Preventing Sacral Pressure Ulcers
Turning and repositioning protocols—combined with the implementation of pressure-reducing and pressure-relieving devices—are crucial to addressing the risk of sacral pressure ulcers.
When implementing protocols, it is important to take into consideration the four main risk factors for sacral pressure ulcers: pressure, friction, shear, and moisture.1 The European Pressure Ulcer Advisory Panel (EPUAP) and National Pressure Ulcer Advisory Panel (NPUAP) guidelines recommend that repositioning should be undertaken to reduce the duration and magnitude of pressure over vulnerable areas of the body while avoiding subjecting the skin to pressure and shear forces and using an alternating 30-degree tilted side-lying position.2 The Wound Ostomy and Continence Nurses Society (WOCN) recommends addressing moisture with underpads that are absorbent to wick incontinence moisture away from the skin.3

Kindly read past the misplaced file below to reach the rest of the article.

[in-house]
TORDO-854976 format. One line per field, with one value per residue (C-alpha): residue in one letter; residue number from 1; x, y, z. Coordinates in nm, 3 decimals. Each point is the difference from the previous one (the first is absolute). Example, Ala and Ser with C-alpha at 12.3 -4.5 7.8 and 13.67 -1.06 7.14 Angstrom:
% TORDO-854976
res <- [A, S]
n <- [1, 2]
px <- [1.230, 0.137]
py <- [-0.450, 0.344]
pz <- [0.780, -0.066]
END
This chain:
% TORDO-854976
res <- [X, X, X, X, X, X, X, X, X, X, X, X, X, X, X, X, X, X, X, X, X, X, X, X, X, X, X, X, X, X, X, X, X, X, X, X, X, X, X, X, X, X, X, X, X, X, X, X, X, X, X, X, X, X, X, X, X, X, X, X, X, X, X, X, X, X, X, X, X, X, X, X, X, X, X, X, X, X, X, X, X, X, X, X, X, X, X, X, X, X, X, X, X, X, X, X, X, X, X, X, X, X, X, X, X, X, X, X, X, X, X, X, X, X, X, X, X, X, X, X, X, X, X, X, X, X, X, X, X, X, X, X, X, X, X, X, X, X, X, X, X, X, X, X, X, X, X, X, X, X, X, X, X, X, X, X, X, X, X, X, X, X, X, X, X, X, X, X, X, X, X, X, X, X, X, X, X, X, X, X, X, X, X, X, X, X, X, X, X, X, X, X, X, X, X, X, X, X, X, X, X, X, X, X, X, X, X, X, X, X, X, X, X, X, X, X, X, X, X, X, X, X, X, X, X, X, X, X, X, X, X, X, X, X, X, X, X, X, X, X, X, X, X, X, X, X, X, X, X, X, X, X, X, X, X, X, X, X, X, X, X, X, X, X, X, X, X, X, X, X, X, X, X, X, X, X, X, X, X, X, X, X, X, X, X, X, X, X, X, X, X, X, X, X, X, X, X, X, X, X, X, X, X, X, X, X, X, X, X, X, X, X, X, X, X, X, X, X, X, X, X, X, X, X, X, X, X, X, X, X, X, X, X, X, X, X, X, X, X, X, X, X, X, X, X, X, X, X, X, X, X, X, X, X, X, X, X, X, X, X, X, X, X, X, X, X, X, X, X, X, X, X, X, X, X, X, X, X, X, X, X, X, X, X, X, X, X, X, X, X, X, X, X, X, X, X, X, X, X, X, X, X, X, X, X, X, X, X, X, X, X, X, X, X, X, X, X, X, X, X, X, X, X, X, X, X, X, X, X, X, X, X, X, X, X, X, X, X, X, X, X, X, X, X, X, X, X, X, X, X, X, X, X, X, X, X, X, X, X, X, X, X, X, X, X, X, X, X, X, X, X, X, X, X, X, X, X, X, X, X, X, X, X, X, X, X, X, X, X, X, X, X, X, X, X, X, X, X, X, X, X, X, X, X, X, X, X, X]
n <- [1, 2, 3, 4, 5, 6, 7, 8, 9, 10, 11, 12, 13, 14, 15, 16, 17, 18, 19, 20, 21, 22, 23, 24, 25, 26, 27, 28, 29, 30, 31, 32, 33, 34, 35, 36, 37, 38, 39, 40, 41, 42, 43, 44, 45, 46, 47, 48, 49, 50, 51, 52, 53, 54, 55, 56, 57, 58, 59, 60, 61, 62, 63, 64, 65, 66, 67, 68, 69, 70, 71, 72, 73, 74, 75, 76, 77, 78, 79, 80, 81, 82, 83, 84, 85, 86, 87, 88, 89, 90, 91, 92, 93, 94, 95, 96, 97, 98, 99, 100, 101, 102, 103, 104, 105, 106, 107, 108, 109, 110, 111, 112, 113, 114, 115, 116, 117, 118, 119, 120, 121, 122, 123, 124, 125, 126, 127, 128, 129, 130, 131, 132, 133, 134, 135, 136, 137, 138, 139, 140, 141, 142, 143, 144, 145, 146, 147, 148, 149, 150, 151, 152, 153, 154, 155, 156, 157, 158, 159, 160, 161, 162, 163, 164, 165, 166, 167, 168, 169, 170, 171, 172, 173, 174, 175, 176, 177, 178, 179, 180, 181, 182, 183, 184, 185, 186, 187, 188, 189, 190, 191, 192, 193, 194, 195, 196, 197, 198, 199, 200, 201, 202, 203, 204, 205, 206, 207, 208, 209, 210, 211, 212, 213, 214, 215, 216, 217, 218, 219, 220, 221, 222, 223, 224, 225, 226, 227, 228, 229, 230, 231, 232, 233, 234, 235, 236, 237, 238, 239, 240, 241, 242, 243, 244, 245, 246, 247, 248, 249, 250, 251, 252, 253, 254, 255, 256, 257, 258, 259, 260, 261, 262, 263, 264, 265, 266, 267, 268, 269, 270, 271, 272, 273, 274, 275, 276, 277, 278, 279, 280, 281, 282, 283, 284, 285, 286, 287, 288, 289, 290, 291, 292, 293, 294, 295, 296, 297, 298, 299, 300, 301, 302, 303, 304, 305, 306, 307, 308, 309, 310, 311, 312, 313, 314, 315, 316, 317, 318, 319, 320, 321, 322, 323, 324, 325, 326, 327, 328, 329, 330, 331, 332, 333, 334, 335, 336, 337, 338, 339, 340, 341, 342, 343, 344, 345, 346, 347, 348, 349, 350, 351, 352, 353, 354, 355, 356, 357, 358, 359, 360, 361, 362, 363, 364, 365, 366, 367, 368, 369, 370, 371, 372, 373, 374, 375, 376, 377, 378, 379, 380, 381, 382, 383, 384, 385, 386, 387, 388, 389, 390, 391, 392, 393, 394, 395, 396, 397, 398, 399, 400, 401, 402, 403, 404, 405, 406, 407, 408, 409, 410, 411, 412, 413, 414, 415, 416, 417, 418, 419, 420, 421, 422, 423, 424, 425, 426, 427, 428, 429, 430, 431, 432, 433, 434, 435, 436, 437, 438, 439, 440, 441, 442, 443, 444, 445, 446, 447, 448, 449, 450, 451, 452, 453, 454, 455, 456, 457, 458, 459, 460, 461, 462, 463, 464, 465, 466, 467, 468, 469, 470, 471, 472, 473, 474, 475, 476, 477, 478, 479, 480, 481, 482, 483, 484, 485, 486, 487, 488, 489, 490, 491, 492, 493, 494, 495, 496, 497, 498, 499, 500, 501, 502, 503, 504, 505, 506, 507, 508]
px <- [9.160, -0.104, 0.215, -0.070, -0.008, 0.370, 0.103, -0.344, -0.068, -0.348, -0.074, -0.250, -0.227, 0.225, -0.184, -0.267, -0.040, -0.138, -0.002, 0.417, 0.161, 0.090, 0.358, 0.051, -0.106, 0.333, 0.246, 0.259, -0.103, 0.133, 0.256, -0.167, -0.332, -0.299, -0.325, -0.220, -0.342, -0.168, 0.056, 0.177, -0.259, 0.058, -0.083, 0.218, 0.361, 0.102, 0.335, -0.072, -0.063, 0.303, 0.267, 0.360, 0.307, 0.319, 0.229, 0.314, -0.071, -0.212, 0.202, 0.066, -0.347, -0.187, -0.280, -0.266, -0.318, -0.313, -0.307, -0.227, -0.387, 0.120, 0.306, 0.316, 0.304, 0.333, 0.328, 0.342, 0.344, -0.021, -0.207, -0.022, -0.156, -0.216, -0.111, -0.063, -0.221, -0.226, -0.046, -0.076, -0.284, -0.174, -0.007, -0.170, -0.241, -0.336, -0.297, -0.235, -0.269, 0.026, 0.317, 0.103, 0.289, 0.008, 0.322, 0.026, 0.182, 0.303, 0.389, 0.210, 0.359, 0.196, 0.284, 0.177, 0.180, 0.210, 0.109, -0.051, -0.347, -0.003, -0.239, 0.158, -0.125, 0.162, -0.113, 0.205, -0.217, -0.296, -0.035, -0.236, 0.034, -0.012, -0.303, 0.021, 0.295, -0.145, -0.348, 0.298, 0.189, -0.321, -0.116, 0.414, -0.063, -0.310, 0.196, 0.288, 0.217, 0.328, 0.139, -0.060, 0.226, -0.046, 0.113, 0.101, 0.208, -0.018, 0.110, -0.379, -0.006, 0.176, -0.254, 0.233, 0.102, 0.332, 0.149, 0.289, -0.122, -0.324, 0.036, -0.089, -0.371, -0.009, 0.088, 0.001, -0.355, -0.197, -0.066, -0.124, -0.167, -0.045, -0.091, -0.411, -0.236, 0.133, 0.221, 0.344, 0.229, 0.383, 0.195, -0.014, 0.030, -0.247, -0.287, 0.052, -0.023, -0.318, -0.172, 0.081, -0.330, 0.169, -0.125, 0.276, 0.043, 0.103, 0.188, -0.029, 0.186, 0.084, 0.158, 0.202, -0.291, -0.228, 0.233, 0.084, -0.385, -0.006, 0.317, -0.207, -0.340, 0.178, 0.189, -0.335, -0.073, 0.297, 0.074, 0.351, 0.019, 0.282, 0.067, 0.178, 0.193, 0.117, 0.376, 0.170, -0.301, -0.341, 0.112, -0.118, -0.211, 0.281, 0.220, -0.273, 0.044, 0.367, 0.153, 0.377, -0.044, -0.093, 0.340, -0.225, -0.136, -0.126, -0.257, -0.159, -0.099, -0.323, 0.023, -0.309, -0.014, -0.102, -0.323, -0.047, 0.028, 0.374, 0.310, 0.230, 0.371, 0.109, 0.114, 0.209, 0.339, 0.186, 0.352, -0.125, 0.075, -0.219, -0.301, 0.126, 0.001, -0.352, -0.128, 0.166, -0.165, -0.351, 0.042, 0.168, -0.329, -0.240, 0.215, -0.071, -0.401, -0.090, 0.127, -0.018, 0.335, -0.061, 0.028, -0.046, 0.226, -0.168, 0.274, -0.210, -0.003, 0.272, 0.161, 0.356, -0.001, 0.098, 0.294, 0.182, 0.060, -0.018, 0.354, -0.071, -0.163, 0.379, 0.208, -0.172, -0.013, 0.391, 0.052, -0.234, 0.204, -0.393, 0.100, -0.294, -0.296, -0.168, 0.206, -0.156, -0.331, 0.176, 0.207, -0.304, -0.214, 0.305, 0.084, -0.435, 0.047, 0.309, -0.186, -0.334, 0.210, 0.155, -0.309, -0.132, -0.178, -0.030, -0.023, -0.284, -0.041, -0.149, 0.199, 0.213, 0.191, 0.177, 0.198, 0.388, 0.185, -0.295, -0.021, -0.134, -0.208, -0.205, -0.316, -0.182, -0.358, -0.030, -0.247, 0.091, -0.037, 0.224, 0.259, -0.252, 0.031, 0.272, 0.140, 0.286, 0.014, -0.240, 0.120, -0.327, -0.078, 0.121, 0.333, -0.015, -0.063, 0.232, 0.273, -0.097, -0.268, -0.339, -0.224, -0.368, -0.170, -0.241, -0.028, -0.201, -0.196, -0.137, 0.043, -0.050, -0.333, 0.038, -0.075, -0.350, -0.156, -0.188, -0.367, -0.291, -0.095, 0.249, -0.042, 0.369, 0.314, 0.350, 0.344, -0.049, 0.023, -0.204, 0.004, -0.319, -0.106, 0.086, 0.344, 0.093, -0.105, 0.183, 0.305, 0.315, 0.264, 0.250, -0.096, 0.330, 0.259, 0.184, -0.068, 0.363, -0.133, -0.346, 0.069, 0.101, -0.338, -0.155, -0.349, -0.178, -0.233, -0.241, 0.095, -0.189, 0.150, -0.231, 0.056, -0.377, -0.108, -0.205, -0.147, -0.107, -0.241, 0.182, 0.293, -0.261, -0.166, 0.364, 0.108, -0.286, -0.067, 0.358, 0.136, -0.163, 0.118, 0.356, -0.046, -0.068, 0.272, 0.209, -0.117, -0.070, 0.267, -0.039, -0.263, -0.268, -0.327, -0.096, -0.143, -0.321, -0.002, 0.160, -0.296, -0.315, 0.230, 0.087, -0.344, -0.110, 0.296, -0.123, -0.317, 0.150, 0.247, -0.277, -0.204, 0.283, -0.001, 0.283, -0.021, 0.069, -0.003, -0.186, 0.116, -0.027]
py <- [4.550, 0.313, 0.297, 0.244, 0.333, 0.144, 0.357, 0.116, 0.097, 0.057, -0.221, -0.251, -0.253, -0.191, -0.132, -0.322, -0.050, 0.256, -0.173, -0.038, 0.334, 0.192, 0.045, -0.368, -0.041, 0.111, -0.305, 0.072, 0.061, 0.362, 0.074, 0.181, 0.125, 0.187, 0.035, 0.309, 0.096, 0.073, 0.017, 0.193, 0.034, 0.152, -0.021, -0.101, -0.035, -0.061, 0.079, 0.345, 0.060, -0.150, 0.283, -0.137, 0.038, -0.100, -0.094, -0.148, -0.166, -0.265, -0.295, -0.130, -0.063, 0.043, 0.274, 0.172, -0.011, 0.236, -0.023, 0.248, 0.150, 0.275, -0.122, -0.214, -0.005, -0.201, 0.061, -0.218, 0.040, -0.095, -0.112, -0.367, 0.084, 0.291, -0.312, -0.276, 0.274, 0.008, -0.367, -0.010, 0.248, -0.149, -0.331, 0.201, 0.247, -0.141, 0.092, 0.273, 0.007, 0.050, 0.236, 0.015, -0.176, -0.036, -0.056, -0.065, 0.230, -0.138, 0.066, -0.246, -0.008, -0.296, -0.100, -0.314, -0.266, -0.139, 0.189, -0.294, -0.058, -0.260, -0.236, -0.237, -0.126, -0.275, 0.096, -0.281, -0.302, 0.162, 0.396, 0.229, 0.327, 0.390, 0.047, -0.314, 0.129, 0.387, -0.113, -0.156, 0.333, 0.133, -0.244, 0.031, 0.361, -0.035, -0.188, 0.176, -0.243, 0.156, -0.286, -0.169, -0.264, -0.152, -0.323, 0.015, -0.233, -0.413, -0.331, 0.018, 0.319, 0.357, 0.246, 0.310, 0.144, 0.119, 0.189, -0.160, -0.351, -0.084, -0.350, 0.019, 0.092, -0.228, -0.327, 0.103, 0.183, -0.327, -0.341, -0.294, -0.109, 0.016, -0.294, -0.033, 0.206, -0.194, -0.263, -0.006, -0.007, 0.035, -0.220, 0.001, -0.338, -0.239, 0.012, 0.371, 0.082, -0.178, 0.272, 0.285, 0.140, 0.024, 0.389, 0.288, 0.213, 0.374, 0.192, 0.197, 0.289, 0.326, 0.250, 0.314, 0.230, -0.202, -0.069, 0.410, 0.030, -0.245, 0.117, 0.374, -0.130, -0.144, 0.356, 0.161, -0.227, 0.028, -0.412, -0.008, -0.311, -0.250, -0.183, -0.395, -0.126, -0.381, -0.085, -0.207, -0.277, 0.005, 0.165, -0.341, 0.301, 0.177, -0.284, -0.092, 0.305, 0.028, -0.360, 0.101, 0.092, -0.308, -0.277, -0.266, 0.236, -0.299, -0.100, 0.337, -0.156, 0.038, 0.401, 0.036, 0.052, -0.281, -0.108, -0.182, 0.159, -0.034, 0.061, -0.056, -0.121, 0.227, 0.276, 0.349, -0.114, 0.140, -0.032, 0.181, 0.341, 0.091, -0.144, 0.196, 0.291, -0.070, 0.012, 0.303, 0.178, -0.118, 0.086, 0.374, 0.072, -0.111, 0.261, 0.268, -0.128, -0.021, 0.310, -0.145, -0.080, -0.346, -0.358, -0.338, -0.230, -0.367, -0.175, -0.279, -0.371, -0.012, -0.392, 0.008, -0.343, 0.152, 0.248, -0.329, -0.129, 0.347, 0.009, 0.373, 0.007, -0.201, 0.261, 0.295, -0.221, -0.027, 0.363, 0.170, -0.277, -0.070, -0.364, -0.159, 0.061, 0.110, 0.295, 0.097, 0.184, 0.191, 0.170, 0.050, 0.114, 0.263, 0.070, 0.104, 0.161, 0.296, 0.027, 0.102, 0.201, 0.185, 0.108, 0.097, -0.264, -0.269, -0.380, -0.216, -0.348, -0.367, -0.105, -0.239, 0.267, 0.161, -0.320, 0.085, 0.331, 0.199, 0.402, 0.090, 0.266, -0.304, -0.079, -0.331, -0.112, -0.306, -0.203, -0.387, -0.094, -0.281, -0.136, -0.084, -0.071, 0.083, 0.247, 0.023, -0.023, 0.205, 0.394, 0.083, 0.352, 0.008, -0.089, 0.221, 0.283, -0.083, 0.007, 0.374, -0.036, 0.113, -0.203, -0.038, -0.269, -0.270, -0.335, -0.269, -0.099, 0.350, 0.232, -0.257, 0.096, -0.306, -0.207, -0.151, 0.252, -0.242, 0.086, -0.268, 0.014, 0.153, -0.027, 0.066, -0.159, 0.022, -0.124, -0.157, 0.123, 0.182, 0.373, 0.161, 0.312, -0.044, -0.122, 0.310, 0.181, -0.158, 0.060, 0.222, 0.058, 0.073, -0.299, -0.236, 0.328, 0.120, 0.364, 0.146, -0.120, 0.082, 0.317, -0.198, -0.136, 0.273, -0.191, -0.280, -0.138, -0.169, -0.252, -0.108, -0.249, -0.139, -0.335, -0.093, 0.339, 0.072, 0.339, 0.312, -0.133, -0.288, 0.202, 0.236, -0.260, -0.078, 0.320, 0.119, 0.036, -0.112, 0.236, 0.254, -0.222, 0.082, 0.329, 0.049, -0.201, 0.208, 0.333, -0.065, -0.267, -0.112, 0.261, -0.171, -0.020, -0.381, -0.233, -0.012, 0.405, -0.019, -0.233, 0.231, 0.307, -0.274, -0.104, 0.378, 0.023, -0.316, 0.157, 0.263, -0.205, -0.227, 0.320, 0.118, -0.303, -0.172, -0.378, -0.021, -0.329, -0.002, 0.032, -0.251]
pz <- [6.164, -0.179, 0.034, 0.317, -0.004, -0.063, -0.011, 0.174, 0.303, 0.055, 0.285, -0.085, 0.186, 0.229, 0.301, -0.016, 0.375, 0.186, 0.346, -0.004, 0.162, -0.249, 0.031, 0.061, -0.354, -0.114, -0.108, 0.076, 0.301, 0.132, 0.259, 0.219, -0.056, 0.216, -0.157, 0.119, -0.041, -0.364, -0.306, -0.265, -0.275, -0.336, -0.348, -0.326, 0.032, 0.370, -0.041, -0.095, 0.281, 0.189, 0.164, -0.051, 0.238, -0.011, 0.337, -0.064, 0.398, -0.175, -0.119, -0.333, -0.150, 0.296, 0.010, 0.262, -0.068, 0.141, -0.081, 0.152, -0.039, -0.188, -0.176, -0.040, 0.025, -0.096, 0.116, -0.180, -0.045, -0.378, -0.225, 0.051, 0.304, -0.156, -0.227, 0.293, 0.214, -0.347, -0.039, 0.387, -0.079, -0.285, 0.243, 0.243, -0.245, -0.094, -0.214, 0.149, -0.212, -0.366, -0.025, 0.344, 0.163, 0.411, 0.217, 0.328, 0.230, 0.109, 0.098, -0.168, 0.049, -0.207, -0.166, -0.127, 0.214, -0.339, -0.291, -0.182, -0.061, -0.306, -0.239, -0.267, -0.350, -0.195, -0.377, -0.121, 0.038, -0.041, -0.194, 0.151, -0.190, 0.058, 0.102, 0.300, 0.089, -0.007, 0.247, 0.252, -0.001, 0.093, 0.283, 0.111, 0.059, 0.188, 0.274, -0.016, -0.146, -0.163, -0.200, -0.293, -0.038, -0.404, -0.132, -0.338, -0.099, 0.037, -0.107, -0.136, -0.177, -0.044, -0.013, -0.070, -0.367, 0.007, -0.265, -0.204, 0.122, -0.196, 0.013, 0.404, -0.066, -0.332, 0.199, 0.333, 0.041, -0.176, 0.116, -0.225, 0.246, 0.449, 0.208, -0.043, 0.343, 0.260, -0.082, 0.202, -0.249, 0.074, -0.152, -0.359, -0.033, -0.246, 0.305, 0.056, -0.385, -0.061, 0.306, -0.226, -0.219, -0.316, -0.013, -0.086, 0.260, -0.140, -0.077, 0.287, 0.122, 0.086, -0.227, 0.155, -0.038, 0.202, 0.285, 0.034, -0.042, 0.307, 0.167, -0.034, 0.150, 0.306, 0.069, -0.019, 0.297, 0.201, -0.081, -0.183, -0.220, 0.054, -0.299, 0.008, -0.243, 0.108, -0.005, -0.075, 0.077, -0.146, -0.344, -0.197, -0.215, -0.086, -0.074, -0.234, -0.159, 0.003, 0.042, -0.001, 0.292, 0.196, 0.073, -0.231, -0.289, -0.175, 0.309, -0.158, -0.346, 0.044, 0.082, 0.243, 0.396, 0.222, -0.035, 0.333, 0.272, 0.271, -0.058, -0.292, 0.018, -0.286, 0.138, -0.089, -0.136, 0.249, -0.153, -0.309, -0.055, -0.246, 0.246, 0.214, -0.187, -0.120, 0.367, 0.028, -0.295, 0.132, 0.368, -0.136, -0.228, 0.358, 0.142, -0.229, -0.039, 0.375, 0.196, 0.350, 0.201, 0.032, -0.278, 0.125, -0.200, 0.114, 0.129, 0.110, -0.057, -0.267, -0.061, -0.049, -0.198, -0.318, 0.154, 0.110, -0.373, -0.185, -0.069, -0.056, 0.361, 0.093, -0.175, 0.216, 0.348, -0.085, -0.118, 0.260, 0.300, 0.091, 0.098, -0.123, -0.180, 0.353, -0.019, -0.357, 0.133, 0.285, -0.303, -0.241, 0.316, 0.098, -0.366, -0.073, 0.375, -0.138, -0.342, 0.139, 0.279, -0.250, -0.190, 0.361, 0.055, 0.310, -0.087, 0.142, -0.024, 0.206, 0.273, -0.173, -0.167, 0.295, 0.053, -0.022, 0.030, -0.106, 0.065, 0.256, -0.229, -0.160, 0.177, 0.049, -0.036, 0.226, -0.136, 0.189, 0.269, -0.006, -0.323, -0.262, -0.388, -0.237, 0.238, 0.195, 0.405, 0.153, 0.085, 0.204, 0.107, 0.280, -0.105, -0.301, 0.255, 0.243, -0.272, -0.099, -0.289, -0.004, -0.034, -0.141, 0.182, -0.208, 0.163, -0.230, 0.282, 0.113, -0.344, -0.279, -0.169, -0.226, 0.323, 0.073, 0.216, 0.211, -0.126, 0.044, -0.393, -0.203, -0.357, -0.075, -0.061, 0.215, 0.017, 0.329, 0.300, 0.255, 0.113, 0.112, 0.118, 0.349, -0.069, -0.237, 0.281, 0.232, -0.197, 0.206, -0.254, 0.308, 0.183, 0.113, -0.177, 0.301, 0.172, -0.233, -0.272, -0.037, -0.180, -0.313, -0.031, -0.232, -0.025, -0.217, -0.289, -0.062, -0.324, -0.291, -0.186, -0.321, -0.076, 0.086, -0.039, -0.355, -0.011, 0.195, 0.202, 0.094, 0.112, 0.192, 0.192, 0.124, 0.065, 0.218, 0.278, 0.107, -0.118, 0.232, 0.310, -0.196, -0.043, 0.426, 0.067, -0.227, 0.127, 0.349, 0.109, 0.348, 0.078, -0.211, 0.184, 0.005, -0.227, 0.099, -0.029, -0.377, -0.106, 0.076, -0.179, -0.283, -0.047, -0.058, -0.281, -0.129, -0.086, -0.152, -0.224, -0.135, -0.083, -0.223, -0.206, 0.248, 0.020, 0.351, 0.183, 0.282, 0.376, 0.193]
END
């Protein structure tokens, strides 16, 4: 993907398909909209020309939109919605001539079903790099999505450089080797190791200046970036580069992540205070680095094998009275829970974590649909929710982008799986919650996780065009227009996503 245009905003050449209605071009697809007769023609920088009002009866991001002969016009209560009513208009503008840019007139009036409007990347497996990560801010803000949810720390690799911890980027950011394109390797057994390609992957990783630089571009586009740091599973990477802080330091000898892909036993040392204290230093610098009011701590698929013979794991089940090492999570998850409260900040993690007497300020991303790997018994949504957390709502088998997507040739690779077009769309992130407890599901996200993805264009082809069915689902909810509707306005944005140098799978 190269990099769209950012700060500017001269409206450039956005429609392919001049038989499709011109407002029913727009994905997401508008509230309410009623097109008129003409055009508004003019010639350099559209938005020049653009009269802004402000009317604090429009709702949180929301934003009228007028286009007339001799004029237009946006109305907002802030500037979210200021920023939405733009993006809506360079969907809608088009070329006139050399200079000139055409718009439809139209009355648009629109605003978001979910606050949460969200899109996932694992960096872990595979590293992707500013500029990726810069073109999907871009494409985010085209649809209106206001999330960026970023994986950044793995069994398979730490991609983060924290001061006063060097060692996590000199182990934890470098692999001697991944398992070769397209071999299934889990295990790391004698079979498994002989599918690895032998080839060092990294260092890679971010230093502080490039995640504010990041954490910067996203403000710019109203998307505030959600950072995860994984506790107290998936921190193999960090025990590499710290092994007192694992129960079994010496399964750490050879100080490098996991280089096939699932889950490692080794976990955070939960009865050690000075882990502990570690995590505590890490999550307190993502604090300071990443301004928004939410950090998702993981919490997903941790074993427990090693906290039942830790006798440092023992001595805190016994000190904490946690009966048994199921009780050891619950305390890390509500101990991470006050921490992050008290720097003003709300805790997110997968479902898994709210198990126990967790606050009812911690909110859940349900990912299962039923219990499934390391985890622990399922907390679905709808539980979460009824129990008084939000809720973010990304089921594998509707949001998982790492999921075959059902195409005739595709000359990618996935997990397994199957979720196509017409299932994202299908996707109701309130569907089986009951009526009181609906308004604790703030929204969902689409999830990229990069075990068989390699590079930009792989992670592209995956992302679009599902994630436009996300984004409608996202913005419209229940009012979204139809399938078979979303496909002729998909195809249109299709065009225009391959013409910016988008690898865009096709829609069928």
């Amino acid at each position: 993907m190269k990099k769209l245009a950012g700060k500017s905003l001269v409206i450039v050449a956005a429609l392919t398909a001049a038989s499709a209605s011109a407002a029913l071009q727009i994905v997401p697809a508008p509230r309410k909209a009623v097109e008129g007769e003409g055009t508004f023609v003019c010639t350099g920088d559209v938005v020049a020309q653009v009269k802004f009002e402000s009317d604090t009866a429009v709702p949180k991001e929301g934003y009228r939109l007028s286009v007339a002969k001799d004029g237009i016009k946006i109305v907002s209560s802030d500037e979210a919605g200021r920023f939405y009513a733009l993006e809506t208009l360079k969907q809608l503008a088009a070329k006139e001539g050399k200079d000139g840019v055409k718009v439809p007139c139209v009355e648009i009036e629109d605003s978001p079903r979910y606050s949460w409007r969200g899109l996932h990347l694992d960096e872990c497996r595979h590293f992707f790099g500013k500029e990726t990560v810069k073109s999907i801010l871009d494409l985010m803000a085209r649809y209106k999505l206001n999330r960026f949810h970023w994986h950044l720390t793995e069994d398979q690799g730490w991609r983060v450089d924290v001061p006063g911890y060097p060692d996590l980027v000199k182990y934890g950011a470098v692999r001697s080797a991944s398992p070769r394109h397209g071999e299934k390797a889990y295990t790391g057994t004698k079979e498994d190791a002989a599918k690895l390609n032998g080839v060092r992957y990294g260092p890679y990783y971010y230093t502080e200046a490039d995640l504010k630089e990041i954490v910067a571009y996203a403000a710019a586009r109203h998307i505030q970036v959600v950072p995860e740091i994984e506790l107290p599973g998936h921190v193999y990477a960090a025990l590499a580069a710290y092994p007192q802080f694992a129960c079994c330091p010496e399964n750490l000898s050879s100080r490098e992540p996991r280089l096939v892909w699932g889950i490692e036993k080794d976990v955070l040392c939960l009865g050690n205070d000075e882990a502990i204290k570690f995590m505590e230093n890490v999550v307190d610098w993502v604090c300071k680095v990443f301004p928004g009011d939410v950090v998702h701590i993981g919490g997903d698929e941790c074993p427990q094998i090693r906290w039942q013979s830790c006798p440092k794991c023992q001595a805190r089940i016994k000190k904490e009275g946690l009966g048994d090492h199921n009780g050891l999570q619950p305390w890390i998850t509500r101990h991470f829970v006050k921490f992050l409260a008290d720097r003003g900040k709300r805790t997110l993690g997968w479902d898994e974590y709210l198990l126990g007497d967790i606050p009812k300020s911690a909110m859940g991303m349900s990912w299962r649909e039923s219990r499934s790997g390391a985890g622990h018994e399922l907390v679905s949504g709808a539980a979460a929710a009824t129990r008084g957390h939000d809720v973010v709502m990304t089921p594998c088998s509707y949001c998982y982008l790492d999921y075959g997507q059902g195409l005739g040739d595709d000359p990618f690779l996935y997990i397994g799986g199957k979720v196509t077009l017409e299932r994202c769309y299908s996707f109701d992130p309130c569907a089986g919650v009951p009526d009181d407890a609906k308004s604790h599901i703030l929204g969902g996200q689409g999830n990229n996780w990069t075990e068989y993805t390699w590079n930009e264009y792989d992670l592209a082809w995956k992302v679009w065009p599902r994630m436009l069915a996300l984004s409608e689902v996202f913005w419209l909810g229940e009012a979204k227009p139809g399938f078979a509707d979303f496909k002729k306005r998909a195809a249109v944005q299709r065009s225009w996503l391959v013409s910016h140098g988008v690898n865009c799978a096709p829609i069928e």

Another important factor to consider when developing a turning and repositioning protocol is staff safety. Turning and repositioning puts staff at risk for musculoskeletal disorders (MSDs).4 In fact, one survey found that 89% of clinicians said that they or a co-worker have experienced a back, shoulder, or wrist injury due to turning or boosting a patient.5